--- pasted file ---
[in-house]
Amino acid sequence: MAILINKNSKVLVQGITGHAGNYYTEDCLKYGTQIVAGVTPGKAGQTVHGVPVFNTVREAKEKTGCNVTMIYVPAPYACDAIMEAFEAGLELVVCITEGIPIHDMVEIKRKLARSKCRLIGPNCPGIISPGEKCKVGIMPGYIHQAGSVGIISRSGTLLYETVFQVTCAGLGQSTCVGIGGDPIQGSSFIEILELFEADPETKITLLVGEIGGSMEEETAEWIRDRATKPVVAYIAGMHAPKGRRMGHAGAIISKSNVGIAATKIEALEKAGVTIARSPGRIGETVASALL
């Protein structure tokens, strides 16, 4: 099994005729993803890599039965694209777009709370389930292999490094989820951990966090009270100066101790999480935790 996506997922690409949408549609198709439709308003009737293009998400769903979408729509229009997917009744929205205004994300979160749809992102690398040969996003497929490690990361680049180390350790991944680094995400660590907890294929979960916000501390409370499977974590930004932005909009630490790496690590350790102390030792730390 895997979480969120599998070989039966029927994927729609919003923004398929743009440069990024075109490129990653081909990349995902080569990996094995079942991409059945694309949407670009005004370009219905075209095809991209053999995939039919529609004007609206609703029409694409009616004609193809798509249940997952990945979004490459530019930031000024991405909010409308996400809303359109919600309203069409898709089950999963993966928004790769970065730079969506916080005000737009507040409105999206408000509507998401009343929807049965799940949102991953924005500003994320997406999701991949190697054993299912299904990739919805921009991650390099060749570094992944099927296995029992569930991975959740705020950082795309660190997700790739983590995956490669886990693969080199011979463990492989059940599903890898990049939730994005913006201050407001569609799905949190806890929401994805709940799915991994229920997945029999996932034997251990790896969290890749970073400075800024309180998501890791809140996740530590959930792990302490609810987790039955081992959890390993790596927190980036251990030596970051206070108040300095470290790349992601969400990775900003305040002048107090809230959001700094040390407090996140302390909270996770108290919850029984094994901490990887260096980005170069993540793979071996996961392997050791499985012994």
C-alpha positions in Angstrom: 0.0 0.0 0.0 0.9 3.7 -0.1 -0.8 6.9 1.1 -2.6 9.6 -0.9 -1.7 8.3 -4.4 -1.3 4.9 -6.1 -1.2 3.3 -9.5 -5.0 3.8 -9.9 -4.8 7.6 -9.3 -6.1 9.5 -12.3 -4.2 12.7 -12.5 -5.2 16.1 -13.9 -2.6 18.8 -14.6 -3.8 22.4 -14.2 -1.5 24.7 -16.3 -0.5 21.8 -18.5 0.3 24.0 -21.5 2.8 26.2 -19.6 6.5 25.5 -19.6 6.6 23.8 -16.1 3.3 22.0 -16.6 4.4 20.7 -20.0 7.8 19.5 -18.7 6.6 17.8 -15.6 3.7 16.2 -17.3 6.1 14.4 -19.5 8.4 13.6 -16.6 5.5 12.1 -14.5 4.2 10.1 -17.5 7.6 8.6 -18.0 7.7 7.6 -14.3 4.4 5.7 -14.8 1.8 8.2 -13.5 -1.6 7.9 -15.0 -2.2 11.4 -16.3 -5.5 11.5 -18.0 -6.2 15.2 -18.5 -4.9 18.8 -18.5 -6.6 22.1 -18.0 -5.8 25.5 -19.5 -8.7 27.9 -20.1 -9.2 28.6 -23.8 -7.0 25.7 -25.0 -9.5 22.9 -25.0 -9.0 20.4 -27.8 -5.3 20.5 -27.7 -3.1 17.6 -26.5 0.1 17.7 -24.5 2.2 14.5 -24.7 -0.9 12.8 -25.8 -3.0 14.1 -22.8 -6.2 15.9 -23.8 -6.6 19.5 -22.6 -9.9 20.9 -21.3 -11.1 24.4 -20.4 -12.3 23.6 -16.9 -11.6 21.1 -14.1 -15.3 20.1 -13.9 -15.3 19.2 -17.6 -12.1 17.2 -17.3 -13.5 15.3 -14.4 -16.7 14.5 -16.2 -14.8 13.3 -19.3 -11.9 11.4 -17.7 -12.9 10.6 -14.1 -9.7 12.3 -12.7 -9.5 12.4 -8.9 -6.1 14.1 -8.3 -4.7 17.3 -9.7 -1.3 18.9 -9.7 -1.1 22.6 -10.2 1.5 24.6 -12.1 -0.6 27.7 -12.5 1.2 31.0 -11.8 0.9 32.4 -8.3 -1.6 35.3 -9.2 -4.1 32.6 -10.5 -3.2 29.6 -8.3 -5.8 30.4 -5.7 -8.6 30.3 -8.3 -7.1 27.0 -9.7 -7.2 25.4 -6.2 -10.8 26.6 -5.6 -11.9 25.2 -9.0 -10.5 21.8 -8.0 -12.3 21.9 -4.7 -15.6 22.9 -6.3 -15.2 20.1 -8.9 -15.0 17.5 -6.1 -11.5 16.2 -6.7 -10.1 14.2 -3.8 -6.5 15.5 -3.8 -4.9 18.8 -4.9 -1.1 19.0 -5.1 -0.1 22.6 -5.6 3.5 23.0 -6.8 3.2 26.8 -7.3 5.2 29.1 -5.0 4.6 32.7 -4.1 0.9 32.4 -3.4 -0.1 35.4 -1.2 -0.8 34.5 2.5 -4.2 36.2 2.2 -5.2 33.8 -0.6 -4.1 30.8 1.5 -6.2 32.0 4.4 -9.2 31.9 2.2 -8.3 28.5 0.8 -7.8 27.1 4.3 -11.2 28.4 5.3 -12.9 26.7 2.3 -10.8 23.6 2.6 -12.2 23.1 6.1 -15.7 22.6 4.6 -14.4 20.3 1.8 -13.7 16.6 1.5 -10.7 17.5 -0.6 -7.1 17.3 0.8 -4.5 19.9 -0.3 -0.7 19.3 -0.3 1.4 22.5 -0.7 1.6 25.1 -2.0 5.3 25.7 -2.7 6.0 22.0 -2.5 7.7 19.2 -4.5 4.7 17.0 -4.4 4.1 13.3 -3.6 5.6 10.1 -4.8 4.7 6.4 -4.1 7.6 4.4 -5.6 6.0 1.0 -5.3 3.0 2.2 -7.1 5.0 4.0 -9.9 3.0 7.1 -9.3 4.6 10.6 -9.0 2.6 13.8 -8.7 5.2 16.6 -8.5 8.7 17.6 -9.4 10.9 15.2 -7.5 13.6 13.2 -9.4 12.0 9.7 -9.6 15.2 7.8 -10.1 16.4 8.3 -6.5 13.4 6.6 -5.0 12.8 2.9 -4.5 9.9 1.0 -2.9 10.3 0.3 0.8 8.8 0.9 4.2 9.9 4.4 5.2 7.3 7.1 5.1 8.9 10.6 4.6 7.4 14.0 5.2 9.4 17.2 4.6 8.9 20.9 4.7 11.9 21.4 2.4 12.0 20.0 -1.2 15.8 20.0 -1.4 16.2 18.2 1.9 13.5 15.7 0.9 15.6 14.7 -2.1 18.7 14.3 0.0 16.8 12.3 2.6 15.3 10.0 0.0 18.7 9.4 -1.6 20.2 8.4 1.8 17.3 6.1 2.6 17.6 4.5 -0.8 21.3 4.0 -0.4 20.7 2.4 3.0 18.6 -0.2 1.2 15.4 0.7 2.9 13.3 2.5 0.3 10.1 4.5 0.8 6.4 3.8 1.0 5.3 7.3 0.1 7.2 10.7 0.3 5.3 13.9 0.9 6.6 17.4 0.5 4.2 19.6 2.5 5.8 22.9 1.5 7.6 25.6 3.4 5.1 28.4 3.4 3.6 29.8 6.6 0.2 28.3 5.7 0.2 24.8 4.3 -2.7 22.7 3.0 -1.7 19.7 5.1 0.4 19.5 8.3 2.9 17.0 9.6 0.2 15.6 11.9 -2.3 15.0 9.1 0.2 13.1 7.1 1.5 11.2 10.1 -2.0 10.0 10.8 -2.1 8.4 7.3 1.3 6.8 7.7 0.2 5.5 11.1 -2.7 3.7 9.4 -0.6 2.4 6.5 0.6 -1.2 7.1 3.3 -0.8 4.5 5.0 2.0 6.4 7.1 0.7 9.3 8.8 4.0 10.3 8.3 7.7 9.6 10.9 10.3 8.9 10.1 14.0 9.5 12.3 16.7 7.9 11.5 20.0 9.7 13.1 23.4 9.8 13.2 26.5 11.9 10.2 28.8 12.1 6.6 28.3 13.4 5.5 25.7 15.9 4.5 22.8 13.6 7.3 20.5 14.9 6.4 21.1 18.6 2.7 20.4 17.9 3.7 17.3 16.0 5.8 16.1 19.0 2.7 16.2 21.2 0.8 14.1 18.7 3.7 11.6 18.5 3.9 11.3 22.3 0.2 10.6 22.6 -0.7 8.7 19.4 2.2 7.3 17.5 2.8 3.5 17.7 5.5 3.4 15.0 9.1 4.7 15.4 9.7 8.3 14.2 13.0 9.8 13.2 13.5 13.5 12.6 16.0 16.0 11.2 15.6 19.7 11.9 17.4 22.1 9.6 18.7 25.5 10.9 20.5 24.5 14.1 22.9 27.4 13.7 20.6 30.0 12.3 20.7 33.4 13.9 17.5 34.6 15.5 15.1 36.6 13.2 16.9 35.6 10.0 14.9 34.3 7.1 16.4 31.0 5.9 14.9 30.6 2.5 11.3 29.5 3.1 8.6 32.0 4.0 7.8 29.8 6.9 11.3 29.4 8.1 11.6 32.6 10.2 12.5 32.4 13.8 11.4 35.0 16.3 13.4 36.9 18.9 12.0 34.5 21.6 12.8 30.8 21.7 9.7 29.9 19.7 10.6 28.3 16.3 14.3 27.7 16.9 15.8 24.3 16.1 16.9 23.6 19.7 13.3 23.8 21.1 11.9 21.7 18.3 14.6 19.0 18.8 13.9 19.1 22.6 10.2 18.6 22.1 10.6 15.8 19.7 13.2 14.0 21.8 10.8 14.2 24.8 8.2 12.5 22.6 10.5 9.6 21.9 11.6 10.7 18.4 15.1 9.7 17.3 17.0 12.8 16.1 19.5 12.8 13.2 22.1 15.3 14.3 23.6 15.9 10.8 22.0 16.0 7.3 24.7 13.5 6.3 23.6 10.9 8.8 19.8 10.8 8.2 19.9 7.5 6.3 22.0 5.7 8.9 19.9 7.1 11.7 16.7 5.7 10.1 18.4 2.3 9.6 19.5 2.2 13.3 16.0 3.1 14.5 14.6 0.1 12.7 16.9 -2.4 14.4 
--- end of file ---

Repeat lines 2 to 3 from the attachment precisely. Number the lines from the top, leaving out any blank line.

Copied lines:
Amino acid sequence: MAILINKNSKVLVQGITGHAGNYYTEDCLKYGTQIVAGVTPGKAGQTVHGVPVFNTVREAKEKTGCNVTMIYVPAPYACDAIMEAFEAGLELVVCITEGIPIHDMVEIKRKLARSKCRLIGPNCPGIISPGEKCKVGIMPGYIHQAGSVGIISRSGTLLYETVFQVTCAGLGQSTCVGIGGDPIQGSSFIEILELFEADPETKITLLVGEIGGSMEEETAEWIRDRATKPVVAYIAGMHAPKGRRMGHAGAIISKSNVGIAATKIEALEKAGVTIARSPGRIGETVASALL
């Protein structure tokens, strides 16, 4: 099994005729993803890599039965694209777009709370389930292999490094989820951990966090009270100066101790999480935790 996506997922690409949408549609198709439709308003009737293009998400769903979408729509229009997917009744929205205004994300979160749809992102690398040969996003497929490690990361680049180390350790991944680094995400660590907890294929979960916000501390409370499977974590930004932005909009630490790496690590350790102390030792730390 895997979480969120599998070989039966029927994927729609919003923004398929743009440069990024075109490129990653081909990349995902080569990996094995079942991409059945694309949407670009005004370009219905075209095809991209053999995939039919529609004007609206609703029409694409009616004609193809798509249940997952990945979004490459530019930031000024991405909010409308996400809303359109919600309203069409898709089950999963993966928004790769970065730079969506916080005000737009507040409105999206408000509507998401009343929807049965799940949102991953924005500003994320997406999701991949190697054993299912299904990739919805921009991650390099060749570094992944099927296995029992569930991975959740705020950082795309660190997700790739983590995956490669886990693969080199011979463990492989059940599903890898990049939730994005913006201050407001569609799905949190806890929401994805709940799915991994229920997945029999996932034997251990790896969290890749970073400075800024309180998501890791809140996740530590959930792990302490609810987790039955081992959890390993790596927190980036251990030596970051206070108040300095470290790349992601969400990775900003305040002048107090809230959001700094040390407090996140302390909270996770108290919850029984094994901490990887260096980005170069993540793979071996996961392997050791499985012994």